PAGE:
Freedomnomics proved to be exactly what I expected, which is to say, exactly the same but with different opinions. Where Freakonomics contests that Abortion decreased crime, Freedomnomics contests the opposite. Where Freakonomics says you shouldn't trust your Real Estate agent, Freedomnomics suggests otherwise.

I enjoy reading these kinds of books because I do read them through a critical lens, and I enjoy the facts that come out of them. Usually, a critical reading of these books allows the reader to examine the statistics and draw his own conclusions, often completely different than the opinions presented by the author(s).

For example, I learned from Freedomnomics that the "lemon effect" on new automobiles presented in Freakonomics is not true. This makes sense - the idea had long since made very little sense to me, as cars usually have warrantees that transfer with ownership transfers. Though Freedomnomics presented some opinions that seemed unfounded, the facts concerning automobiles (in the form of Kelly Blue Book prices) were also present, and these are indisputable . . .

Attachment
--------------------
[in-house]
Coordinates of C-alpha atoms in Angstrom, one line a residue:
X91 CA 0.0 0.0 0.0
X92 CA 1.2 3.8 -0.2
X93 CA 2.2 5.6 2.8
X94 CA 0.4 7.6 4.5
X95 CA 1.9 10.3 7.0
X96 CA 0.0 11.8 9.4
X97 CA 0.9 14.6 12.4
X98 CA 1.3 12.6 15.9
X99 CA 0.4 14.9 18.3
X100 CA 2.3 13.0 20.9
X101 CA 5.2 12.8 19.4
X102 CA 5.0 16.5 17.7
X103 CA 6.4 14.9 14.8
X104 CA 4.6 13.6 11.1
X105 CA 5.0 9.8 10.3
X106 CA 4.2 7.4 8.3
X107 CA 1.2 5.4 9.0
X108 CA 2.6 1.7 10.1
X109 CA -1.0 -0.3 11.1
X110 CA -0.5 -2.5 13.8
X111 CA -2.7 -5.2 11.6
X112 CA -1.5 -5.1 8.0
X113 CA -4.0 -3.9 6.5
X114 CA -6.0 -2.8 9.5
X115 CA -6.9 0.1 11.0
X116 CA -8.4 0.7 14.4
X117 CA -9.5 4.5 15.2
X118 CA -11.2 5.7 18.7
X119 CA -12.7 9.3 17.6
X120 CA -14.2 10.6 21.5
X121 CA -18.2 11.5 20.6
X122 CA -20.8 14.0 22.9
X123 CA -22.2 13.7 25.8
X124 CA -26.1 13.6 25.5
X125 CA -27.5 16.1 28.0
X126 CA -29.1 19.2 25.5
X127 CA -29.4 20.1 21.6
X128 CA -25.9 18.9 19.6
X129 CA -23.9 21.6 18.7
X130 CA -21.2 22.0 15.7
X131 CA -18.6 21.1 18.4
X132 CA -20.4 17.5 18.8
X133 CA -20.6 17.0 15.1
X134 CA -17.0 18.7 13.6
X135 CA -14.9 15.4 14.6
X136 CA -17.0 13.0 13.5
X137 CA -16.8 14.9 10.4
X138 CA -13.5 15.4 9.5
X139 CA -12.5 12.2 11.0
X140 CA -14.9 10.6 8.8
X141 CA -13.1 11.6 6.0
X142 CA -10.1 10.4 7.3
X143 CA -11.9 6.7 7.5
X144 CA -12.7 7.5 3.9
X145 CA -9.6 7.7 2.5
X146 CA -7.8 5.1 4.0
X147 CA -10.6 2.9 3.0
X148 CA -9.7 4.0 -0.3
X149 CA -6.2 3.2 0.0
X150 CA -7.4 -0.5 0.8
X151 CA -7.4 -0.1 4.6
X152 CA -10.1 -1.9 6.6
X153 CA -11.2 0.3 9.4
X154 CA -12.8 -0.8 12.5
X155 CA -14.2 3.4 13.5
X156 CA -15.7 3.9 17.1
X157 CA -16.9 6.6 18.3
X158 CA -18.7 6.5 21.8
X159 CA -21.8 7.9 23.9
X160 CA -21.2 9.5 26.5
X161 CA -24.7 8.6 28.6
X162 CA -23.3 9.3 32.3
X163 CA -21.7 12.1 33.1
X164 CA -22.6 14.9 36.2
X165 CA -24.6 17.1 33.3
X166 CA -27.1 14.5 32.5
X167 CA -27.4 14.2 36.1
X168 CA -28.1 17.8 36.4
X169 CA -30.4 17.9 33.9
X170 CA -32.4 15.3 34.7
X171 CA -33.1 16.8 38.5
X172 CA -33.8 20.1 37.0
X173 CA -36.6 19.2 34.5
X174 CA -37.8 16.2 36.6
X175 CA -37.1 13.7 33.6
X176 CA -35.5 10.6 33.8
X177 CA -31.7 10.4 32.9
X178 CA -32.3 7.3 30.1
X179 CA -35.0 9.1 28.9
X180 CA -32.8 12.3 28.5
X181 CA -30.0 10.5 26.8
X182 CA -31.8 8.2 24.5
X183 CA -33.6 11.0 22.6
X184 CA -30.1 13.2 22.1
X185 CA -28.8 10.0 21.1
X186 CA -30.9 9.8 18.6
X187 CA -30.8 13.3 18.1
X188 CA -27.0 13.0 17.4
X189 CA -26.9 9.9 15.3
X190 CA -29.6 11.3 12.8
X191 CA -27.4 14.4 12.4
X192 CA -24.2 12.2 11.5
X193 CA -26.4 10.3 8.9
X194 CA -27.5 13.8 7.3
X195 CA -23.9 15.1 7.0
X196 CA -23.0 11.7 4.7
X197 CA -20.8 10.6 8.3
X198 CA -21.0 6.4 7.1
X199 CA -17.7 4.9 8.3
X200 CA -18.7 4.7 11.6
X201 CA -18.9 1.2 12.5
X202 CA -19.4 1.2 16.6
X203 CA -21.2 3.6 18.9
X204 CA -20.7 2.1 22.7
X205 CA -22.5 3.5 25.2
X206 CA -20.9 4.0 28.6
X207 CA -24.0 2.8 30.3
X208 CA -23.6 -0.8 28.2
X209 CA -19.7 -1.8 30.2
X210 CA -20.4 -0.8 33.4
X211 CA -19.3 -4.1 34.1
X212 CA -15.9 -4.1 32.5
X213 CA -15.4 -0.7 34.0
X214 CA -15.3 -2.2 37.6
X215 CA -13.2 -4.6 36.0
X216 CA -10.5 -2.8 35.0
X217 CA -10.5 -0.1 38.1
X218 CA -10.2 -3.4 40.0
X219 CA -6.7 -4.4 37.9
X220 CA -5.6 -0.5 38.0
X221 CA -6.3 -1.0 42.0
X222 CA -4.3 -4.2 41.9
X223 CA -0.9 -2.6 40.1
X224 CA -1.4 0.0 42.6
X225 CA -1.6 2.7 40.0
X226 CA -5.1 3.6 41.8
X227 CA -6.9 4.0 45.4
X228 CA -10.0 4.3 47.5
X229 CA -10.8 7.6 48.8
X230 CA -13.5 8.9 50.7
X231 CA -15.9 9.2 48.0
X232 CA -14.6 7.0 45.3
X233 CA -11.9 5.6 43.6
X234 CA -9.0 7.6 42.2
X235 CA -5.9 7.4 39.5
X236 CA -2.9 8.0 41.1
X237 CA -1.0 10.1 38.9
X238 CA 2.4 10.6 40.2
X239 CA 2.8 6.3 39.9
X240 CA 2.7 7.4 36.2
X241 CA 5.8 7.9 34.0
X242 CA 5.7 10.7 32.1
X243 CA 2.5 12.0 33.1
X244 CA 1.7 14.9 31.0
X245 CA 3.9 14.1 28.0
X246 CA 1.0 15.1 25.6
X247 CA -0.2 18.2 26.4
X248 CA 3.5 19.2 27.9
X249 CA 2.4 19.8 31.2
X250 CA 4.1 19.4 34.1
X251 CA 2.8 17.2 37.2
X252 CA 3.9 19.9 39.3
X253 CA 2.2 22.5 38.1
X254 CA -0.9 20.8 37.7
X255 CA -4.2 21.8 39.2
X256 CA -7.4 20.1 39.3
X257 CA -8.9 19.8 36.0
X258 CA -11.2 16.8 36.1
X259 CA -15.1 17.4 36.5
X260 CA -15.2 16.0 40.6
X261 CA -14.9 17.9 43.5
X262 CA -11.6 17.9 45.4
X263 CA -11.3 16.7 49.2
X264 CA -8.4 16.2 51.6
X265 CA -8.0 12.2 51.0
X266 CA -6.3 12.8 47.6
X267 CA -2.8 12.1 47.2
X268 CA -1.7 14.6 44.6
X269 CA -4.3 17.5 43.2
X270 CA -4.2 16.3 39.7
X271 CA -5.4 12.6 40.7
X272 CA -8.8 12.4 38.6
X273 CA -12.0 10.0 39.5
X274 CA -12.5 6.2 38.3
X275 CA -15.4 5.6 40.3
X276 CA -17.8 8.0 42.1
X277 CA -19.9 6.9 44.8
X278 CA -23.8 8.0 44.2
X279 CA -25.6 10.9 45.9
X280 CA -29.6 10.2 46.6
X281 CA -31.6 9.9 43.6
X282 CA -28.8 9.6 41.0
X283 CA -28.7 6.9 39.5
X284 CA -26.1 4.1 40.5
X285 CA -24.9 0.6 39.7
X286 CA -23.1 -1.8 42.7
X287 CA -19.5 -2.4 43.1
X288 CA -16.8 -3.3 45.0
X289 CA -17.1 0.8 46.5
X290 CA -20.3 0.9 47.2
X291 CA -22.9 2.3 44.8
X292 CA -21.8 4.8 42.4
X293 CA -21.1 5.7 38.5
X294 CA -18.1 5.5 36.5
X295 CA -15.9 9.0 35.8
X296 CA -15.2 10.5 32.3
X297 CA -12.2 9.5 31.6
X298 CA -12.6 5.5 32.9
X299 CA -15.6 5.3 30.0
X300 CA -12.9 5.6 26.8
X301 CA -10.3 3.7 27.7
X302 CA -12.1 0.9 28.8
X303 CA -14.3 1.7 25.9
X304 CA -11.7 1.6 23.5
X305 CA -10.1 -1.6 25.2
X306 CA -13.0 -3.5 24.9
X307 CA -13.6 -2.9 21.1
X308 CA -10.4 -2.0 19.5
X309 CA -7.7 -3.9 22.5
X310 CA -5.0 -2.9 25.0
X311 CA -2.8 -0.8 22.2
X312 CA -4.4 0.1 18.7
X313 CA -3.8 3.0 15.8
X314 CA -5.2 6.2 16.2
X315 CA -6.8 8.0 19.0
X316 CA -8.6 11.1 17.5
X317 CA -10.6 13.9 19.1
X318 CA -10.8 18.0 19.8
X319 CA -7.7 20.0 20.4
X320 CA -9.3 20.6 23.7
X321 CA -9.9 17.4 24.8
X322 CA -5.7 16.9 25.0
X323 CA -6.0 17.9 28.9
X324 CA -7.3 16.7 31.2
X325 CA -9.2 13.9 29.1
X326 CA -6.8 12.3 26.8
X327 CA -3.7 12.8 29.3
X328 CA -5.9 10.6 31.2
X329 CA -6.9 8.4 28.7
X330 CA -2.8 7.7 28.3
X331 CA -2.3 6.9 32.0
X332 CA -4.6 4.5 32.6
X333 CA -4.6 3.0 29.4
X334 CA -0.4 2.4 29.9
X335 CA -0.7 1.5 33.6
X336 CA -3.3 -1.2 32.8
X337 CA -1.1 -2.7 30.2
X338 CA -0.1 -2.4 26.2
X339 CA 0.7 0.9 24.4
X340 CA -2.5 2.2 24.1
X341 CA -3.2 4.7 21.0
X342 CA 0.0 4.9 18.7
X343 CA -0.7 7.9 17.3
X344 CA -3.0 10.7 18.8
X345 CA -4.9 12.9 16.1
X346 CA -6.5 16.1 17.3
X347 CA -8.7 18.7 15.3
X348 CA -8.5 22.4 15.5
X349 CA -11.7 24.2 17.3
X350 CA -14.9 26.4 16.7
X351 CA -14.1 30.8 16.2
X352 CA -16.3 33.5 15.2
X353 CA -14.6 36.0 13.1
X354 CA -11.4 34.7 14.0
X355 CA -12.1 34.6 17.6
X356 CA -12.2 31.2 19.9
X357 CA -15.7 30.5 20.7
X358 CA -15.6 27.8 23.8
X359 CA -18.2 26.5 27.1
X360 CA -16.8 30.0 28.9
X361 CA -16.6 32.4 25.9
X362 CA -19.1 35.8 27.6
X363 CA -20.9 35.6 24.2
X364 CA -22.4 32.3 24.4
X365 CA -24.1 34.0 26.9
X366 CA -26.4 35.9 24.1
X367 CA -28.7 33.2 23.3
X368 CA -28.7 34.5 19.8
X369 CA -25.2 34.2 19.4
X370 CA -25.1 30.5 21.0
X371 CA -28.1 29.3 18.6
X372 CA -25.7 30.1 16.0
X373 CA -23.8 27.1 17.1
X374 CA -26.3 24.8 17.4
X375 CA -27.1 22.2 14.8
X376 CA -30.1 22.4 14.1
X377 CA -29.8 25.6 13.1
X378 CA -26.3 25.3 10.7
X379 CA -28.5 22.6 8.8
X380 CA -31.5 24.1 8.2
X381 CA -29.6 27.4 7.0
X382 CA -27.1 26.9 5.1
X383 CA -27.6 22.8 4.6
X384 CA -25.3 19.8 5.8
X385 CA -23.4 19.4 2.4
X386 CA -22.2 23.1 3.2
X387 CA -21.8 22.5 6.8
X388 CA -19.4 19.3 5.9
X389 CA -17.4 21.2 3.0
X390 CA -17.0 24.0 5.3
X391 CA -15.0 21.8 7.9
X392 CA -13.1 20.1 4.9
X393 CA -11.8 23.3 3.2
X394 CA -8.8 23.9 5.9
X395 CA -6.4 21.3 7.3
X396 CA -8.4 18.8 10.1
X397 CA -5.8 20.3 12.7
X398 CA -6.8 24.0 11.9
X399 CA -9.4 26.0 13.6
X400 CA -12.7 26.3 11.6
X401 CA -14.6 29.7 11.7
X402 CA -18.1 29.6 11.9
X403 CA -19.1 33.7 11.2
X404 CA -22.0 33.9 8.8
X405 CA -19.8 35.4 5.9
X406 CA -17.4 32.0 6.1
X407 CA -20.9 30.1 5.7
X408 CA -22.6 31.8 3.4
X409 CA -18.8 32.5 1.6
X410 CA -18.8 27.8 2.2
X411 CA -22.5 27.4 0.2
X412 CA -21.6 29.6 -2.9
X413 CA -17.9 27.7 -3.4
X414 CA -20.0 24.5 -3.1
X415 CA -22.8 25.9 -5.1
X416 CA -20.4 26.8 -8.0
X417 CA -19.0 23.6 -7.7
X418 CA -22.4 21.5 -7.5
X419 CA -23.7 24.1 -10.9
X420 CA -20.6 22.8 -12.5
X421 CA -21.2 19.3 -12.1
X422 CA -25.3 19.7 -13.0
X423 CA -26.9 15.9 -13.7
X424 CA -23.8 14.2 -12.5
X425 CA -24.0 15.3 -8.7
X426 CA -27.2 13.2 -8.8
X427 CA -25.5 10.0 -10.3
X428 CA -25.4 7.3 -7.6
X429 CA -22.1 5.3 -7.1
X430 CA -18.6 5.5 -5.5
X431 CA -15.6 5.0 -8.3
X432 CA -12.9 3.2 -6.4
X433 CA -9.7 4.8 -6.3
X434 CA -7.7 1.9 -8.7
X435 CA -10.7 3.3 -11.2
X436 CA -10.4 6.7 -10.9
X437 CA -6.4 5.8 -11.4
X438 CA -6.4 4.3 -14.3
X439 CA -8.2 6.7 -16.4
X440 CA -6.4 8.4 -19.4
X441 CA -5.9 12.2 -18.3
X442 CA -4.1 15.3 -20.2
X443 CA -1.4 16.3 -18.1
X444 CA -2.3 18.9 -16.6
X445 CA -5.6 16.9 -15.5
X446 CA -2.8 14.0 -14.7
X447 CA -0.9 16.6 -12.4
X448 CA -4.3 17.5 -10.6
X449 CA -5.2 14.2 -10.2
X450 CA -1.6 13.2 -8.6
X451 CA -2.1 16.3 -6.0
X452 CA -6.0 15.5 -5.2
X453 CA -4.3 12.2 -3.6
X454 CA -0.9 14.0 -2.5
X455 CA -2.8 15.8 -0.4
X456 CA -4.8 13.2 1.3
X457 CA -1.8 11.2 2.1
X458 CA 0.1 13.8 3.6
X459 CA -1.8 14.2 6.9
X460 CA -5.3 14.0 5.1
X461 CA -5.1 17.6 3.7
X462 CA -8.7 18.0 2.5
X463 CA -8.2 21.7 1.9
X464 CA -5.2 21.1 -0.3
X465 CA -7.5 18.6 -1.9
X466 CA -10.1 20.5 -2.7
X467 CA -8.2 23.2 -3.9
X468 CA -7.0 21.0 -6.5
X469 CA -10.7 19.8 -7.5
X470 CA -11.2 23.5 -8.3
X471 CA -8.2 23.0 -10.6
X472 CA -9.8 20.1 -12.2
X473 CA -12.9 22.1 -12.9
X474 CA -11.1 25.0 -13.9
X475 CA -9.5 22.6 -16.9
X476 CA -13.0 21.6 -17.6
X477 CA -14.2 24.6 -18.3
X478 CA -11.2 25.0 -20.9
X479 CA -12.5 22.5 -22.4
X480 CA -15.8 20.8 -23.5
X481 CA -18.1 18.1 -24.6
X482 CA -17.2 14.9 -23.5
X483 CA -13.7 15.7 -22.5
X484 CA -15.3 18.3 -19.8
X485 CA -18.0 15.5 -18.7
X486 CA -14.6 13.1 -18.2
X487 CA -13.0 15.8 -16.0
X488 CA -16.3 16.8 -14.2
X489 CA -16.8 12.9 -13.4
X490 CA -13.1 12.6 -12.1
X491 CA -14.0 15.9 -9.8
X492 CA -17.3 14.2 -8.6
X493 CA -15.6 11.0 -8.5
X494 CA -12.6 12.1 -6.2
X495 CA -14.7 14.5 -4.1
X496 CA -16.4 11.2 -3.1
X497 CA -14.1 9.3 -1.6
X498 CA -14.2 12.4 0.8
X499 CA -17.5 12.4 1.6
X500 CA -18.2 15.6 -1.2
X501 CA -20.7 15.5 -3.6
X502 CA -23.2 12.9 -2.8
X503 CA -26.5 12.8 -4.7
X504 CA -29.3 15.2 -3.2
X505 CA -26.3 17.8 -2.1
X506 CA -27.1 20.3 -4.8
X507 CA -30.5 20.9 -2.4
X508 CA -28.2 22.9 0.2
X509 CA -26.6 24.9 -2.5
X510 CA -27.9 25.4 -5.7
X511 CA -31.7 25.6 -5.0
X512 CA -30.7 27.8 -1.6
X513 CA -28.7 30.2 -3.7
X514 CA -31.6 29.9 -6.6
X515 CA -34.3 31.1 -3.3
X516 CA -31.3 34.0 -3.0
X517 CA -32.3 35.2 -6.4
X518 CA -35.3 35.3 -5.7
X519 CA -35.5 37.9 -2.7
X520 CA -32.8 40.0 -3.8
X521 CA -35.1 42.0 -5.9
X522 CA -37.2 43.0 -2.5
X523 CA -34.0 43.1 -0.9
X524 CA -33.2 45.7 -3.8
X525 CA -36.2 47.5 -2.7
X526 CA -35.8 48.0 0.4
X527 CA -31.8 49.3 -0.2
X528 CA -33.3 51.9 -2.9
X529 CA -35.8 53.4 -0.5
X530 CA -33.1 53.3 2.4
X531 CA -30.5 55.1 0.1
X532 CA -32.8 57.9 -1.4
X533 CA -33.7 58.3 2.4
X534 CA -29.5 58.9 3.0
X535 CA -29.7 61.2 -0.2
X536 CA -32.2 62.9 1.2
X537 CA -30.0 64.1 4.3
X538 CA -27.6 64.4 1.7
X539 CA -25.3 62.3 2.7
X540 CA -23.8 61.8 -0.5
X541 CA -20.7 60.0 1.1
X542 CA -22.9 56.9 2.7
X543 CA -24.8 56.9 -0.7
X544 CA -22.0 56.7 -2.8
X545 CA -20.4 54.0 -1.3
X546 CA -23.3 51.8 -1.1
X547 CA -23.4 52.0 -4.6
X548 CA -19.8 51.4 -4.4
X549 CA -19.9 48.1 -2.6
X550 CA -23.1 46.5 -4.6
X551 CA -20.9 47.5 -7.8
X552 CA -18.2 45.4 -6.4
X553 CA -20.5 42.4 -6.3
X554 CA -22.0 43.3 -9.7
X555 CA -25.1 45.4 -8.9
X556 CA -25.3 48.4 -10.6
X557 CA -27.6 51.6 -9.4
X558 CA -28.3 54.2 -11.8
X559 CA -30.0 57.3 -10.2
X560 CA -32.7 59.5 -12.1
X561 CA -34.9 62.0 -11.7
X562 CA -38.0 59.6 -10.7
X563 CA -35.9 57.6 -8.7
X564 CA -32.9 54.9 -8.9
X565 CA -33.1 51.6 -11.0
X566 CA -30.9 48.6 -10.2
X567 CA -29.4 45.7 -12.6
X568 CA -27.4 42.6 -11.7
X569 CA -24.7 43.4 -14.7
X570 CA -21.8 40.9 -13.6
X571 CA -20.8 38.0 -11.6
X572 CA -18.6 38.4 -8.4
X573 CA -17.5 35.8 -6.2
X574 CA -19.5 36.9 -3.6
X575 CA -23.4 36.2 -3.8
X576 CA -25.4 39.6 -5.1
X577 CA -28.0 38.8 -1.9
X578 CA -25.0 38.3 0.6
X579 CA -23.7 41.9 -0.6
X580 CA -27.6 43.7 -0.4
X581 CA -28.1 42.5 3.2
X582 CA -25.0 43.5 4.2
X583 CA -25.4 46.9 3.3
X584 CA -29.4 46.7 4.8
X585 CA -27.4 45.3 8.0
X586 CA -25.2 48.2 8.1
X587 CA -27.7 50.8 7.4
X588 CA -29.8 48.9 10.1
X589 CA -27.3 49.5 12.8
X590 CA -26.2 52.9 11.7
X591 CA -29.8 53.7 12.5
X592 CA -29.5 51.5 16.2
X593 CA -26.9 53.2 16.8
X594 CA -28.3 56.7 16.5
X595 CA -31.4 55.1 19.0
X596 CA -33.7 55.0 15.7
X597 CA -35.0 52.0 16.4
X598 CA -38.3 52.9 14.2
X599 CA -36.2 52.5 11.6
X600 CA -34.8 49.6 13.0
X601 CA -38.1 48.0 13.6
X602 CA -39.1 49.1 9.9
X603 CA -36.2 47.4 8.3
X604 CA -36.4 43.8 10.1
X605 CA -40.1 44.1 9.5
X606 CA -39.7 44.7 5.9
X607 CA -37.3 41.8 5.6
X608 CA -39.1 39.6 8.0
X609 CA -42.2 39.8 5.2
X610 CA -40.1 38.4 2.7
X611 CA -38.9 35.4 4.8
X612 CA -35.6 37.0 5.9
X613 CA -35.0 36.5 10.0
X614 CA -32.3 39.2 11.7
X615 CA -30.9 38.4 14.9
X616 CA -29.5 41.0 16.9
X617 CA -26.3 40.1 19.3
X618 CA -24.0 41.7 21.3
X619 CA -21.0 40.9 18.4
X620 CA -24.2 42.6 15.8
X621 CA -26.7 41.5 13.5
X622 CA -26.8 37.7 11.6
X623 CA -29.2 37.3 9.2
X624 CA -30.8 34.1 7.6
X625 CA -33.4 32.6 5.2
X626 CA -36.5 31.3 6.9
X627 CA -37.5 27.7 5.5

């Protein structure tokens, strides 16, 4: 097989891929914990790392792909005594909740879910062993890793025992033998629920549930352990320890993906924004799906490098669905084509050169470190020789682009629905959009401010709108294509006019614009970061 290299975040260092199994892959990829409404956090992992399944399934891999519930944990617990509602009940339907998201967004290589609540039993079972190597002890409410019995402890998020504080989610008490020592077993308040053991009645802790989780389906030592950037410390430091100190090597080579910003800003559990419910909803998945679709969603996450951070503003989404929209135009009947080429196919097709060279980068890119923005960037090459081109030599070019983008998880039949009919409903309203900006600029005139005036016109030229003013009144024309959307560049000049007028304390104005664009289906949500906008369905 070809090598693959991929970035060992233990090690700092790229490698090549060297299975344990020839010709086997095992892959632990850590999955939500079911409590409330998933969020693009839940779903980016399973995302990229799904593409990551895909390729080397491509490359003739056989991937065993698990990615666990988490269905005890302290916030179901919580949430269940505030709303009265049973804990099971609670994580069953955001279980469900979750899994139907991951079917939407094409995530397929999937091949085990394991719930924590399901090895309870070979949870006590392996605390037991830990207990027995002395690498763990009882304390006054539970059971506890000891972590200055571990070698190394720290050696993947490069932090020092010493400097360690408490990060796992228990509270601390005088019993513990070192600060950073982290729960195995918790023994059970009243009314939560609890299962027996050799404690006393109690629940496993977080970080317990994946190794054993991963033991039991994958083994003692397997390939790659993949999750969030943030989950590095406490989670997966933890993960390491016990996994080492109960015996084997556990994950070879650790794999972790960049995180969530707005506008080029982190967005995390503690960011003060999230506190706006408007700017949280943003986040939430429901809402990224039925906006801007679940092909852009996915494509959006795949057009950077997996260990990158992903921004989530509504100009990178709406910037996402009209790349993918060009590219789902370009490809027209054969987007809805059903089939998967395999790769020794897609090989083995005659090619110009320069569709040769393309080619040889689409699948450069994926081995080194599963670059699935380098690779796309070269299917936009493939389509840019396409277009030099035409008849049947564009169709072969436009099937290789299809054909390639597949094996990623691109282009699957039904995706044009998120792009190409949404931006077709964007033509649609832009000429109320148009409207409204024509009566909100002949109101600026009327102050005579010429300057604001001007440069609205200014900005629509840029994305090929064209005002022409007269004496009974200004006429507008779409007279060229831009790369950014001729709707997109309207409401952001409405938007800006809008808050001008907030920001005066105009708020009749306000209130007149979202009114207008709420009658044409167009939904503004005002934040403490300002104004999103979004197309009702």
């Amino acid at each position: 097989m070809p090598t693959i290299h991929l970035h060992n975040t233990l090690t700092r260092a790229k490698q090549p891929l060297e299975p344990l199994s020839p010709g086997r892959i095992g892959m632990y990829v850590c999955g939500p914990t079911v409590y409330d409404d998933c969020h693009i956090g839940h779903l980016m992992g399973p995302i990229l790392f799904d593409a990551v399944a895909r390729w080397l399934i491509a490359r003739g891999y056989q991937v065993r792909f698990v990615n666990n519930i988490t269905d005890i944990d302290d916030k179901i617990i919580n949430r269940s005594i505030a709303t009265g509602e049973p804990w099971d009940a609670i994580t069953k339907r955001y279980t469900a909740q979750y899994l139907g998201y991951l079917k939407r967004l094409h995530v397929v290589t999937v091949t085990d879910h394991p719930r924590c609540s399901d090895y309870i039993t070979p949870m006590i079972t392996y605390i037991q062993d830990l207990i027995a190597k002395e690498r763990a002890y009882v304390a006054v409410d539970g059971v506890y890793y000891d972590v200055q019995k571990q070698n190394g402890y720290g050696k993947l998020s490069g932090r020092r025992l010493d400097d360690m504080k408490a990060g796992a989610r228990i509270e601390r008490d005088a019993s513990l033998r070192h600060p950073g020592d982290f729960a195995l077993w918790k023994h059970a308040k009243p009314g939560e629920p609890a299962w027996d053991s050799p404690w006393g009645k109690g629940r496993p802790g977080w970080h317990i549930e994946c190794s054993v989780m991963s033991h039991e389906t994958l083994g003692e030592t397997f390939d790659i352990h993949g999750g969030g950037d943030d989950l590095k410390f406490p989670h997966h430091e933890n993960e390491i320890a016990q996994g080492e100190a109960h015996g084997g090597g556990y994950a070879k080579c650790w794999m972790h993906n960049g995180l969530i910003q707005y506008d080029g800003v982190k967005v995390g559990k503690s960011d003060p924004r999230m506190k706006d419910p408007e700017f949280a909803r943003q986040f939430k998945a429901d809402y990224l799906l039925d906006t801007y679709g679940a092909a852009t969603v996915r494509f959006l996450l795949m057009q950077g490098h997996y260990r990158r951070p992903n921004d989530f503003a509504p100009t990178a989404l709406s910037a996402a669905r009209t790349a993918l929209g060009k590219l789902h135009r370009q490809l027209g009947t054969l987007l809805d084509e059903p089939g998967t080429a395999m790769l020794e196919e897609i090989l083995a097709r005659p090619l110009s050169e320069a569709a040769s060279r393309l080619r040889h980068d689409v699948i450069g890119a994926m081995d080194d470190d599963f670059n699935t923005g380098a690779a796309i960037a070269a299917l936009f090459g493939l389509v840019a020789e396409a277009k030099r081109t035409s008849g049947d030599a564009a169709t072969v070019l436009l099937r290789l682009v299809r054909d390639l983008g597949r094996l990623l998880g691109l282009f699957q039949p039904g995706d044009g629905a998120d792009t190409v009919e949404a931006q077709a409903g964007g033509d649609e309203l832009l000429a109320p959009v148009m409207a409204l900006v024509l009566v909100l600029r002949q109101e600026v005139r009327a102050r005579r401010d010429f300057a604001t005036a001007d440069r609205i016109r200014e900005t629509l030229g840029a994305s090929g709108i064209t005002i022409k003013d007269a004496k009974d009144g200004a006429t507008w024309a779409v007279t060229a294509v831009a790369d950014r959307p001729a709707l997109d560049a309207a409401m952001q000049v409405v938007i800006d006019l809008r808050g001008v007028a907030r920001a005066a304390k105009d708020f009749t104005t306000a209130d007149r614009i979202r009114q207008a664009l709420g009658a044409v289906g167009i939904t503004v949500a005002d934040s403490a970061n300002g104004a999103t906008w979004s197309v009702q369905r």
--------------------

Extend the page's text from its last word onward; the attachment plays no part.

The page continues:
Tuesday, January 8, 2008

Another example that incentives matter

Dixville Notch, NH sure gets a lot of news attention for a town that has only 17 voters. Perhaps it is then not too surprising that the town also gets a lot of attention from the presidential candidates:

Neil Tillotson Jr.’s dad started the Dixville Notch tradition in 1960, after he ran into an Associated Press reporter who saw the humor in letting a small town “way up in the middle of nowhere be a part of the voting process.”

“Because of the publicity we get a disproportionate number of candidates coming by,” Tillotson said, noting that he’s met every president – when they were candidates – except Richard Nixon, dating back to 1972 when he took over the role as elections supervisor.

Note further that the turnout rate in Dixville Notch was 100 percent. Their votes matter more than others and they are more likely to vote.

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Monday, January 7, 2008


Tuesday, January 1, 2008

Another (very long) review of Freedomnomics

Economist WIlliam Sjostrom has a very nice review of my book up on his website. It was very nice of him to take this much time to review it.

The short version: my doubts are small. Read it, read it, read it, and, oh yeah, read it.